ENGIE Opts for a Diversified and Close-Fitting Energy Mix

December 11, 2020 | Renewables | Energy Facts Staff Writer | 2min

Solar or wind power? Biomethane or green hydrogen? ENGIE, a pioneer in the development of renewable energies, has never asked the question in these terms. All the renewable energy sources have a place, as the move towards carbon neutrality gathers pace, which is why, right from the start, ENGIE has opted for an energy mix built on the diversity and the complementarity of energy sources. Gwenaëlle Avice-Huet, Executive Vice President of ENGIE, in charge of the Renewables Global Business Line, explains.

Why did ENGIE choose an energy mix built on diversified renewable energy sources right from the start?

Gwenaëlle Avice-Huet: Our corporate purpose is to accelerate the transition towards a carbon-neutral economy. We have known for a long time, that this transition will only succeed if we develop a carbon-free energy mix. This is the reason why ENGIE is wagering on both reduced energy consumption and the close fit between different energy sources as factors of success in the rapid reduction of greenhouse gas emissions. This tight fit between the various energy sources plays a key role in enabling our energy system to strike a balance between production and consumption in real time. Thanks to a diverse and complementary mix of renewables, we can produce the right energy for the right use, while always having at least one available source to meet demand.

Today, how do we benefit from choosing a diversified mix at such an early stage?

Gwenaëlle Avice-Huet: By developing a broad range of renewables, we can support the regions and industry in the deployment of local and carbon-free production infrastructures. These infrastructures – solar power plants, onshore and offshore wind power farms, biomethane injection units, geothermal power plants, etc. – are well suited to the needs and the resources in the regions, and they offer a clean and resilient means of production. This model shortens the supply chains and promotes local energy resources and production. This model has demonstrated its value during the COVID-19 pandemic, because it has highlighted the key role that renewable energy solutions can play in making our energy system stronger, by producing green electricity or gas, such as biomethane, and renewable hydrogen.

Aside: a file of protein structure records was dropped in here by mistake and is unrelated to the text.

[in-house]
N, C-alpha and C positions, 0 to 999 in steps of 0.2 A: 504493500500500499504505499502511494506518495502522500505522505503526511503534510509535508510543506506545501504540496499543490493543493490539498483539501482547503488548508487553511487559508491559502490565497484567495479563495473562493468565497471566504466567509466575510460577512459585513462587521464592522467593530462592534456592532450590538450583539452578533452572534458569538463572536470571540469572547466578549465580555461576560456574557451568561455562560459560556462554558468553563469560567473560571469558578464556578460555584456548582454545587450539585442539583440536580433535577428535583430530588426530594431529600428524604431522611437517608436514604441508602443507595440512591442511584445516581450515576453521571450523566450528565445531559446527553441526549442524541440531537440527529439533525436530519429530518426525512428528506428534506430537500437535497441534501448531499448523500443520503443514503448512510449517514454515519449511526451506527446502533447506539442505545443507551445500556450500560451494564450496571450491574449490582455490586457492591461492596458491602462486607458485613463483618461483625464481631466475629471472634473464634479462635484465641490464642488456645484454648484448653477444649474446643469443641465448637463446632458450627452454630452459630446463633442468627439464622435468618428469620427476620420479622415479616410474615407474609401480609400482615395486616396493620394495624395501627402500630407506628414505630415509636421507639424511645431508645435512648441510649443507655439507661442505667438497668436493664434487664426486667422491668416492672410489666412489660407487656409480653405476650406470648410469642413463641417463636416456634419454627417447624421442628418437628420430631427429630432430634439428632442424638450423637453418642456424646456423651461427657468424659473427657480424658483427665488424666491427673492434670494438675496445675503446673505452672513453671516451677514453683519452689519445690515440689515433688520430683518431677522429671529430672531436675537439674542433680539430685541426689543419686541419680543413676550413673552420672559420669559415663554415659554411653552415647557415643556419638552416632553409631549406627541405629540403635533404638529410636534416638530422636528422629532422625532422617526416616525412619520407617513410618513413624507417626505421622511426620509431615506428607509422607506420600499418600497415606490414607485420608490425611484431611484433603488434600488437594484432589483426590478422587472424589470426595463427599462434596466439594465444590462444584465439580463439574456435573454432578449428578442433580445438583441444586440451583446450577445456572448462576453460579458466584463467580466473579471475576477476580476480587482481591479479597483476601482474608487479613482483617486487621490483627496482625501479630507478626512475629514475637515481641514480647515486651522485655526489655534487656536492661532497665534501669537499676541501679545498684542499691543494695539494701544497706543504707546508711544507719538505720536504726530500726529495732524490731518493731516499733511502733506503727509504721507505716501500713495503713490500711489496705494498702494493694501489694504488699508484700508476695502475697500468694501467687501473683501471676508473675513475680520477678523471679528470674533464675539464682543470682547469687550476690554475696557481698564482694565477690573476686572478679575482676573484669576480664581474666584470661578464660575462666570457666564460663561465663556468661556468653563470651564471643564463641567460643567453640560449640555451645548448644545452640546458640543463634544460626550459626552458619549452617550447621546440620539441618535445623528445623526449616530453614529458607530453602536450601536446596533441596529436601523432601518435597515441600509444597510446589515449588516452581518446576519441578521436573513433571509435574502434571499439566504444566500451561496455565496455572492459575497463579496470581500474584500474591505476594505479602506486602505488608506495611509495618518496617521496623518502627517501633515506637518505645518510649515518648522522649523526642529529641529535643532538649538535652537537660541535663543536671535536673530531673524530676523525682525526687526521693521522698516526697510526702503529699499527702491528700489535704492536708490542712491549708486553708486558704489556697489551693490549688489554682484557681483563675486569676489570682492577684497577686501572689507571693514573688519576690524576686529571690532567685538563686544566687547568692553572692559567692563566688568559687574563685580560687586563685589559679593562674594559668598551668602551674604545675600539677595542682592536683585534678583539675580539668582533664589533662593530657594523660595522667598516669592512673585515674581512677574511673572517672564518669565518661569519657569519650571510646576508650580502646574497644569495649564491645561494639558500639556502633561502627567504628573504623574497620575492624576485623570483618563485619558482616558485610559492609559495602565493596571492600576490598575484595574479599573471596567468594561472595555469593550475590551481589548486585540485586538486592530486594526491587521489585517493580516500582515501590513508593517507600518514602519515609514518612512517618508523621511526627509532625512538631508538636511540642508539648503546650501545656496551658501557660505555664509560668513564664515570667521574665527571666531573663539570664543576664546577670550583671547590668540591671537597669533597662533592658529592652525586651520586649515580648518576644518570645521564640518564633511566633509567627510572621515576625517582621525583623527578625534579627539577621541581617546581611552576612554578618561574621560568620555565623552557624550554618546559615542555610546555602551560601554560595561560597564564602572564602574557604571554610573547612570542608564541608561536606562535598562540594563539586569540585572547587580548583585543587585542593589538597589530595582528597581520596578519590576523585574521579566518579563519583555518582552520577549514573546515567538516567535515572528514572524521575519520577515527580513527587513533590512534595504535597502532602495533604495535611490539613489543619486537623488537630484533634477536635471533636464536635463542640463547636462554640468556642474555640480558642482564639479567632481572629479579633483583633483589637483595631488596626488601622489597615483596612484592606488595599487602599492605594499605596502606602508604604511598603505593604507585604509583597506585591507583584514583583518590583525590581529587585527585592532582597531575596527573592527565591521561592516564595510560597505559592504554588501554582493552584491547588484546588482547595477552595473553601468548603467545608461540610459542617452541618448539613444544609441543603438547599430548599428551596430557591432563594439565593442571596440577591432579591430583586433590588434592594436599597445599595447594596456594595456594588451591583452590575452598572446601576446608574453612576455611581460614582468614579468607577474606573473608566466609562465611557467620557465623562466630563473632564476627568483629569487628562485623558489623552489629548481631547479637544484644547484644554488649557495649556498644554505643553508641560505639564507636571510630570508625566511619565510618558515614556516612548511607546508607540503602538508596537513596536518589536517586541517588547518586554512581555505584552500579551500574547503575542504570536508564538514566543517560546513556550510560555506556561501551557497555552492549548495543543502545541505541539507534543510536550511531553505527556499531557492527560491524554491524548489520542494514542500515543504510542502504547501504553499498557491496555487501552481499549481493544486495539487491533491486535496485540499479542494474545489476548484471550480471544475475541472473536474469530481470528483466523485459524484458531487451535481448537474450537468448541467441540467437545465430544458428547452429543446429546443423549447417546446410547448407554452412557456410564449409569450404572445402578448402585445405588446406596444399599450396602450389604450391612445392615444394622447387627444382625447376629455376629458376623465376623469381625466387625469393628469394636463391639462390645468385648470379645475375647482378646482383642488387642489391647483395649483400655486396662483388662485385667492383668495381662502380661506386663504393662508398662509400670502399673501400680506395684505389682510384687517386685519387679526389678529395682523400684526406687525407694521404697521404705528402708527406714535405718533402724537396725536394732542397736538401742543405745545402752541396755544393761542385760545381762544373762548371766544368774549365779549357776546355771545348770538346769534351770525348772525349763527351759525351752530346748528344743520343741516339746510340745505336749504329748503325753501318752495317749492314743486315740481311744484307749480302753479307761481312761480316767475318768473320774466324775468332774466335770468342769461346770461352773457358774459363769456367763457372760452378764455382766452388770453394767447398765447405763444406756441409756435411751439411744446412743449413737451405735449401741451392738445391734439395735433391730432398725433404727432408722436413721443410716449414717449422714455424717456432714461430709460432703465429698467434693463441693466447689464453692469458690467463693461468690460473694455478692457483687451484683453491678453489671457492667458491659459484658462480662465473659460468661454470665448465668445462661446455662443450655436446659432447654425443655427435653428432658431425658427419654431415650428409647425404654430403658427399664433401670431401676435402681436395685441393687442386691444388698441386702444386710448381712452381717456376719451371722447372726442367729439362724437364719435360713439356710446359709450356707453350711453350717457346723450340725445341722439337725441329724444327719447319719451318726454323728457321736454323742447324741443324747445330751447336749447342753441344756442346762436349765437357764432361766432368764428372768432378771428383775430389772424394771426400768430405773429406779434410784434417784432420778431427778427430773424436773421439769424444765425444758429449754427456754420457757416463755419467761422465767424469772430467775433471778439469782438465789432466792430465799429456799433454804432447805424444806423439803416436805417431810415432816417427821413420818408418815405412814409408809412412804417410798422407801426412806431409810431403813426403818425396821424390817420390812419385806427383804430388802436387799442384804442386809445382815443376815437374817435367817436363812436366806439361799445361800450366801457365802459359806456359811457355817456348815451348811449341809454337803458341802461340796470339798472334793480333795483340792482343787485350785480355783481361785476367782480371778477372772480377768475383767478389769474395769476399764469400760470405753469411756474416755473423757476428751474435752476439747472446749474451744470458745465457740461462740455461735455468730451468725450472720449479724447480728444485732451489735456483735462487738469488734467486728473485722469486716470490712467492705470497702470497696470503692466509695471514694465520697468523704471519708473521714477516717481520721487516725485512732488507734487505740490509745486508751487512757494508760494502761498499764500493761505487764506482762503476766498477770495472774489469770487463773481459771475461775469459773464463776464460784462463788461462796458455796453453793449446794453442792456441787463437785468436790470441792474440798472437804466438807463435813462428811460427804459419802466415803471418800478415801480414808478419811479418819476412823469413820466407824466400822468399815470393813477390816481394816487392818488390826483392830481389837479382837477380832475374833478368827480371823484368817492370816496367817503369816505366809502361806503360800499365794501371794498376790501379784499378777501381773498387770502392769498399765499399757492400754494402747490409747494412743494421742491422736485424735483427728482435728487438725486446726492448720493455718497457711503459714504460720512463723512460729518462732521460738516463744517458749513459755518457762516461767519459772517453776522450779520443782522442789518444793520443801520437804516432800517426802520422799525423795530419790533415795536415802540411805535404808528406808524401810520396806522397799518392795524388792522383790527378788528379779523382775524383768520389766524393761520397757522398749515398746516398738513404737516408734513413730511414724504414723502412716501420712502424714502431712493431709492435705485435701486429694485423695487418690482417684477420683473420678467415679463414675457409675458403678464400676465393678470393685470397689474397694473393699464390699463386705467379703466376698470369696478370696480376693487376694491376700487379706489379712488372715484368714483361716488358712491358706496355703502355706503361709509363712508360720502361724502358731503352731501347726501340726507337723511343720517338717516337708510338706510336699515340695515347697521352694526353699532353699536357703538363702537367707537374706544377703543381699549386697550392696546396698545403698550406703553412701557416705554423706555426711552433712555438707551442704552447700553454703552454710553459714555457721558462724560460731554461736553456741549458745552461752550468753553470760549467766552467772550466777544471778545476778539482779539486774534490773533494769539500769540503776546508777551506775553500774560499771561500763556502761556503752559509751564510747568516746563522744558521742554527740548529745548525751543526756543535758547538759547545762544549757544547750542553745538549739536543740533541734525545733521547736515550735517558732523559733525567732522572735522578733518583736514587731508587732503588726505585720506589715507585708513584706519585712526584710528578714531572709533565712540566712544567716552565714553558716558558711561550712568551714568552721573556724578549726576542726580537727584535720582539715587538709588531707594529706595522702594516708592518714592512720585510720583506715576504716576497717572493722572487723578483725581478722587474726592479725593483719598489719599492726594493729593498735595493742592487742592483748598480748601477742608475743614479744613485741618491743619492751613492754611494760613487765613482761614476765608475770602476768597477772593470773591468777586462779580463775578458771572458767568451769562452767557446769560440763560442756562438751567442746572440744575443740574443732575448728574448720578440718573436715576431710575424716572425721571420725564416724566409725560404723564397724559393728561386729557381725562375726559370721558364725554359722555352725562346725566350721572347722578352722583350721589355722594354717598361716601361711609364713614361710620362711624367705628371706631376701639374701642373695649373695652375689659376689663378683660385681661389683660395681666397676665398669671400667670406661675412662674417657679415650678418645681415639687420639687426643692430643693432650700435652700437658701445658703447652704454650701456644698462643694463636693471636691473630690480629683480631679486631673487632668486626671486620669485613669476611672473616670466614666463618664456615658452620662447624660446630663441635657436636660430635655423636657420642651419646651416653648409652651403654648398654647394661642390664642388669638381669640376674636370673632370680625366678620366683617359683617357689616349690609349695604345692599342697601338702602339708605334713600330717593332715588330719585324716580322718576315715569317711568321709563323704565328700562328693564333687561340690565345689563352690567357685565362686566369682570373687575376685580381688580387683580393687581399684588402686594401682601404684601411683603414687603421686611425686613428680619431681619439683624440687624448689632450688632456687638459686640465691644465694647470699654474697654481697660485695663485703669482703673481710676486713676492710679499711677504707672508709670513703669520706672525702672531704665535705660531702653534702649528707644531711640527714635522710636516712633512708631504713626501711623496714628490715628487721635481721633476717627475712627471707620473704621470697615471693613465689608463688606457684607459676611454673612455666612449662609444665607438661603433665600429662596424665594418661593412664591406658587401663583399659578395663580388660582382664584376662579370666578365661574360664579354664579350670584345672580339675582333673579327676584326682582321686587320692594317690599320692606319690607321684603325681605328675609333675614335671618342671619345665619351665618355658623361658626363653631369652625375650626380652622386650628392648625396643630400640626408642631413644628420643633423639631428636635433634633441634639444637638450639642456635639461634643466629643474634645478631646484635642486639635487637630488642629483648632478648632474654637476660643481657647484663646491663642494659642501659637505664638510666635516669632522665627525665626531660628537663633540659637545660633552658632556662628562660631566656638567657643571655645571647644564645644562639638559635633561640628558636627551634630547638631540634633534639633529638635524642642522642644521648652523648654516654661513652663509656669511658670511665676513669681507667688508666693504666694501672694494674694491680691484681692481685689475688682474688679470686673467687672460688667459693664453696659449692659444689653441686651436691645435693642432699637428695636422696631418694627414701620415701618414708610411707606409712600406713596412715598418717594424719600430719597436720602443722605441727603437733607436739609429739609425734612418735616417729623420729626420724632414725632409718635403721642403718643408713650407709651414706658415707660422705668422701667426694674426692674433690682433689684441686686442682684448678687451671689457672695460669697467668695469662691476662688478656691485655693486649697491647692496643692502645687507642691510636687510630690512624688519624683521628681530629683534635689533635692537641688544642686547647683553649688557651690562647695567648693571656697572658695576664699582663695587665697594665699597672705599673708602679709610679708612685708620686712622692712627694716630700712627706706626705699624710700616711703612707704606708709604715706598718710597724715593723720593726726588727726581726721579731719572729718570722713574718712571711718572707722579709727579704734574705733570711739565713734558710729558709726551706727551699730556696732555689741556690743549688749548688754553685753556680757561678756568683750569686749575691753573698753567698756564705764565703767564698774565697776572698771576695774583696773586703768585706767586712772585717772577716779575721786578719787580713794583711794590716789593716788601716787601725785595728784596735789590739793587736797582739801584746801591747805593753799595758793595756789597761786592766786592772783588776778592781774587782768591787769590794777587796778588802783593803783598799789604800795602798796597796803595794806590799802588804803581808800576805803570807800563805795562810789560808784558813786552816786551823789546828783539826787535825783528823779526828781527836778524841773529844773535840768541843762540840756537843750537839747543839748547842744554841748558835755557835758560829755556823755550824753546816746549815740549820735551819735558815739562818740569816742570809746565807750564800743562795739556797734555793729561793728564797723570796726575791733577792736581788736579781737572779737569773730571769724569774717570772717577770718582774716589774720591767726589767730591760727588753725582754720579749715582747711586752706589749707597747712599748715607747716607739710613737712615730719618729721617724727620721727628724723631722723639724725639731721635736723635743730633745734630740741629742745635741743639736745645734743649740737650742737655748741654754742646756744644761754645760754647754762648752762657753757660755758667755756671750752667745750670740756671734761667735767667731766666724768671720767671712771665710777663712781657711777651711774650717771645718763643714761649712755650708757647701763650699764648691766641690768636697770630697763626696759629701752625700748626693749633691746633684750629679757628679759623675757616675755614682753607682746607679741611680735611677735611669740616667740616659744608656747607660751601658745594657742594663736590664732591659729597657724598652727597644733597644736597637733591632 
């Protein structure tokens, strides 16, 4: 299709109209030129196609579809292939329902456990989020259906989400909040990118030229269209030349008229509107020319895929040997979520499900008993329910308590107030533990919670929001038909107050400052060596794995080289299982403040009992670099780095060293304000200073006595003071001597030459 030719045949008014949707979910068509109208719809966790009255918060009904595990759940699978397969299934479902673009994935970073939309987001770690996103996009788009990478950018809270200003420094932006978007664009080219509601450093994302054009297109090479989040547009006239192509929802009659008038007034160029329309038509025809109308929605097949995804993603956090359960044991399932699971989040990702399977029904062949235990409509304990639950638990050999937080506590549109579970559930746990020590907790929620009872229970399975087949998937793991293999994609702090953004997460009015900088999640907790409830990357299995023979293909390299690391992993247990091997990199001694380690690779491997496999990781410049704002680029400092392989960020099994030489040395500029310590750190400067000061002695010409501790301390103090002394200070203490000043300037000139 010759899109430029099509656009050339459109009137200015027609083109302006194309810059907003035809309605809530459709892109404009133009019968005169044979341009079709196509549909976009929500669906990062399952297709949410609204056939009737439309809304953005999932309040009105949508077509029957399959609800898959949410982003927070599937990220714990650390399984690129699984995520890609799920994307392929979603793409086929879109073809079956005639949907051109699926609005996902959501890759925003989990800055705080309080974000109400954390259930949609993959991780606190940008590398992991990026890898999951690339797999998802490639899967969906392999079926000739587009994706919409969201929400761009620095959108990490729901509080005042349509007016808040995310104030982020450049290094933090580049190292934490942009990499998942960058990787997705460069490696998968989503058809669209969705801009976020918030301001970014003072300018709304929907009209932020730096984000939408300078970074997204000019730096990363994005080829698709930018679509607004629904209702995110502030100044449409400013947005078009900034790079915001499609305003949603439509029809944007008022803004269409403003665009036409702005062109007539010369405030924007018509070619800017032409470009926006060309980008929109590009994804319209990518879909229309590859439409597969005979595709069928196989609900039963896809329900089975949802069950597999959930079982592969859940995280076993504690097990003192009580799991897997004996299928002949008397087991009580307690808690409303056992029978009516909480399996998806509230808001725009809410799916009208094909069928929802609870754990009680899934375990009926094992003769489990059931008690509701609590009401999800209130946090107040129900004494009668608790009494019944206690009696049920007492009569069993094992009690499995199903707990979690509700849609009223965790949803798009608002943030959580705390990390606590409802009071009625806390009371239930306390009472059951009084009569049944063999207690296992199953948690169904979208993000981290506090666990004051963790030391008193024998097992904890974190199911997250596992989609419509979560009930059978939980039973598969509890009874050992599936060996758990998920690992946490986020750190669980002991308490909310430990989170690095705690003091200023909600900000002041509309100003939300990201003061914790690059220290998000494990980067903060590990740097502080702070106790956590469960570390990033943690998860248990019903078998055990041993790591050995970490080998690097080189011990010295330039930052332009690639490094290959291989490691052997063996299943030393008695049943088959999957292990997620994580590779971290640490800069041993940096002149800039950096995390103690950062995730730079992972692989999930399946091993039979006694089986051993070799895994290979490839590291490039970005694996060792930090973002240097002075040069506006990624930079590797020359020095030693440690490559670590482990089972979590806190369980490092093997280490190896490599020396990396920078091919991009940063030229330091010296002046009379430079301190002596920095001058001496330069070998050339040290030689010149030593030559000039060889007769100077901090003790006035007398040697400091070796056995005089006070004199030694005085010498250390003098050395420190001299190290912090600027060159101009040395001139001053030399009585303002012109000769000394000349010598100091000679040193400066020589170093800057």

How can we speed up the development of renewable energies today?

Gwenaëlle Avice-Huet: In 2019, renewable energy sources accounted for 72% of new capacity. This process is clearly gathering pace. And it is also being driven by technological improvements, economies of scale and the competitive performance of the supply chains, which have significantly cut the cost of electricity from renewable sources. As a result, the cost of producing solar photovoltaic energy and onshore wind power has been cut by more than 80% and by 40% respectively in 10 years. But lower costs and the development of new capacity, while they are indispensable, are not enough to achieve a carbon-neutral world. And we have to connect the technologies to one another. In particular, we will need low-carbon energy sources (biogas, hydrogen, etc.) and links between different sectors to make our future electricity systems even stronger, more profitable and more reliable.